Police-involved shootings: GR police chief and law professor weigh in

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GRAND RAPIDS, Mich. -- In the wake of two more police shootings that killed African-American men, the chief of police in Grand Rapids says recruiting new officers is now tougher, and a law professor says new policies could help.

"This is a big conversation that we need people to sort out so we don’t have this happen again," said Tonya Krause-Phelan, a professor at WMU Cooley Law School.

"We can’t be in a position where the police are automatically assuming that every person who’s in lawful possession of a gun is all of a sudden a danger and posing deadly force to the officer," said Krause-Phelan.

In quick succession this week, Philando Castile in Falcon Heights, Minnesota, and Alton Sterling in Baton Rouge, Louisiana, were killed by police officers, with videos of the incidents widely available on the internet.

A peaceful vigil was held Thursday evening at the Sojourner Truth Memorial in Battle Creek in response to the shootings.

Kause-Phelan says new policies could help avoid the seemingly growing number of officer-involved shootings. "We need to look at the big picture, but certainly we can’t rule out the fact that race is a factor," she said, "and men of color seem to be the primary individuals we see harm coming to."

"According to the Washington Post, last year we have 993 police citizen shootings," Krause-Phelan noted. "The numbers are staggering."

Grand Rapids Police Chief David Rahinsky says his department working towards hiring more women and minorities, but he said recruiting new officers is more difficult in the wake of incidents like this week's shootings.

The incidents, said Rahinsky, do not reflect the daily behavior of police around the country.

"Take the viral images that we've seen just even in the last 48 hours," Chief Rahinsky said. "There's 800,000 police officers in the United States and 18,000 police departments. As horrific as those images are, they don't represent a mere fraction of the hundreds of thousands of interactions that will take place today, that will result in positive outcomes where police officers are there to help."

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4 comments

  • Jacqueline Fenaroli, California

    Wrong! These incidents are all too common and occur all over the United States. I am a white middle aged professional women, married with children and I was wrongly arrested – case dismissed “in the interest of justice” and I now have a civil rights law suit against the officer and police force in Federal Court – Central District CA Case 5:15-cv-01699. I teach my children “Don’t talk to police!” The supreme court has ruled that the police don’t have a duty to protect the people, traffic officers ticket for petty indiscretions to generate revenue, the police commit legal larceny when shaking down motorists using civil forfeiture laws, and throwing in a beat down during an arrest is standard practice. You, the police, have the reputation you deserve as bullies and trigger happy cowards, and those not in that group, then for Blue on Blue protection and your mislabeled “public safety unions” are corrupt and bankrupting the country.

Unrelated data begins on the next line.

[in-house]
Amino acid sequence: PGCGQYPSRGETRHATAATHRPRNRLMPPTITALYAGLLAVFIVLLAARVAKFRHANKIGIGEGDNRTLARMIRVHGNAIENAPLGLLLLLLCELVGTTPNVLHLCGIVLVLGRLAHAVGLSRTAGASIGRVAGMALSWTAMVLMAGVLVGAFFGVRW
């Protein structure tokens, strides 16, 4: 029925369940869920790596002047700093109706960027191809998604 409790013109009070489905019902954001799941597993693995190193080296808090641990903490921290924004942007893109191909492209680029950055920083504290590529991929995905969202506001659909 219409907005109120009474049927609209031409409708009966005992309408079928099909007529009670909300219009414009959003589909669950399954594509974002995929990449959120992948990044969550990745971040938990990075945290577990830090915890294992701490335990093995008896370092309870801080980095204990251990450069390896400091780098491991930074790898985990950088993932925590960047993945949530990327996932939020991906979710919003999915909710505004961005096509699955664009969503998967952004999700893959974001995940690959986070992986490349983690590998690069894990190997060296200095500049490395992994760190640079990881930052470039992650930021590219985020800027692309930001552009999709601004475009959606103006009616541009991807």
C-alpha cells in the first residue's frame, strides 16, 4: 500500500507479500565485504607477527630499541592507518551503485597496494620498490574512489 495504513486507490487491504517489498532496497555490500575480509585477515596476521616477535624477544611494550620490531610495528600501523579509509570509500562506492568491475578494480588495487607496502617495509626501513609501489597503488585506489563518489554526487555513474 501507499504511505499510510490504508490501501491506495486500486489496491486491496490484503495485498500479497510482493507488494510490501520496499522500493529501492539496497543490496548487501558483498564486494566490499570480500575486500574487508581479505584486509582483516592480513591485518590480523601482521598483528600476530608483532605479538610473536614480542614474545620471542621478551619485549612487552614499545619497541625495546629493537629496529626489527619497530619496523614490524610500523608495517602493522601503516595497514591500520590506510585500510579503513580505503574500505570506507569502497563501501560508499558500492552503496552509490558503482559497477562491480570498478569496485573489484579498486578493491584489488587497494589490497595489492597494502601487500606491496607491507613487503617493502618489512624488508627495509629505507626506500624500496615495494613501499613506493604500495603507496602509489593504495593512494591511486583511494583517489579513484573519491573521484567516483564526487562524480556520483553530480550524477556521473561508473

A better PR campaign won’t fix this, but ending the War on Drugs – aka police industry gravy train – might by closing the purse that fuels the abuse and growth of the police industry..
    BTW – I didn’t use to think this way and neither did my family or friends. Police created this. We the people need to fix it. End the war on drugs and end the Fed (easy money printing = expanding government).

      • Jacqueline Fenaroli, California

        LOL. When it was just Black males targeted by police and before the internet it was easy for the general public to ignore or justify their abuse because of past criminal records – conveniently largely due to drug possessions – but when people like me turn against police they are in trouble. That is what is happening now. That is what is happening daily because of petty traffic stops. That is what is happening daily because of biased rulings in traffic court. Everyone knows a traffic court judge can rule against a defendant because no one is going to bother to appeal because of the cost and complexity of doing so. When that happens another activist is made. Activists are largely patriotic flag bearers doing their civic duty and only a relatively small number are needed to affect change. We are seeing change happening now all over the country with citizens filming police abuse.

        Easy communication because of the internet is raising awareness of police misconduct and abuse and gives me hope for the future. Unfortunately the gov is moving to suppress internet communications by FCC giving itself regulatory power over the internet in the guise of equality – lets hope that is too little too late and the internet remains free or evolves faster than regulations.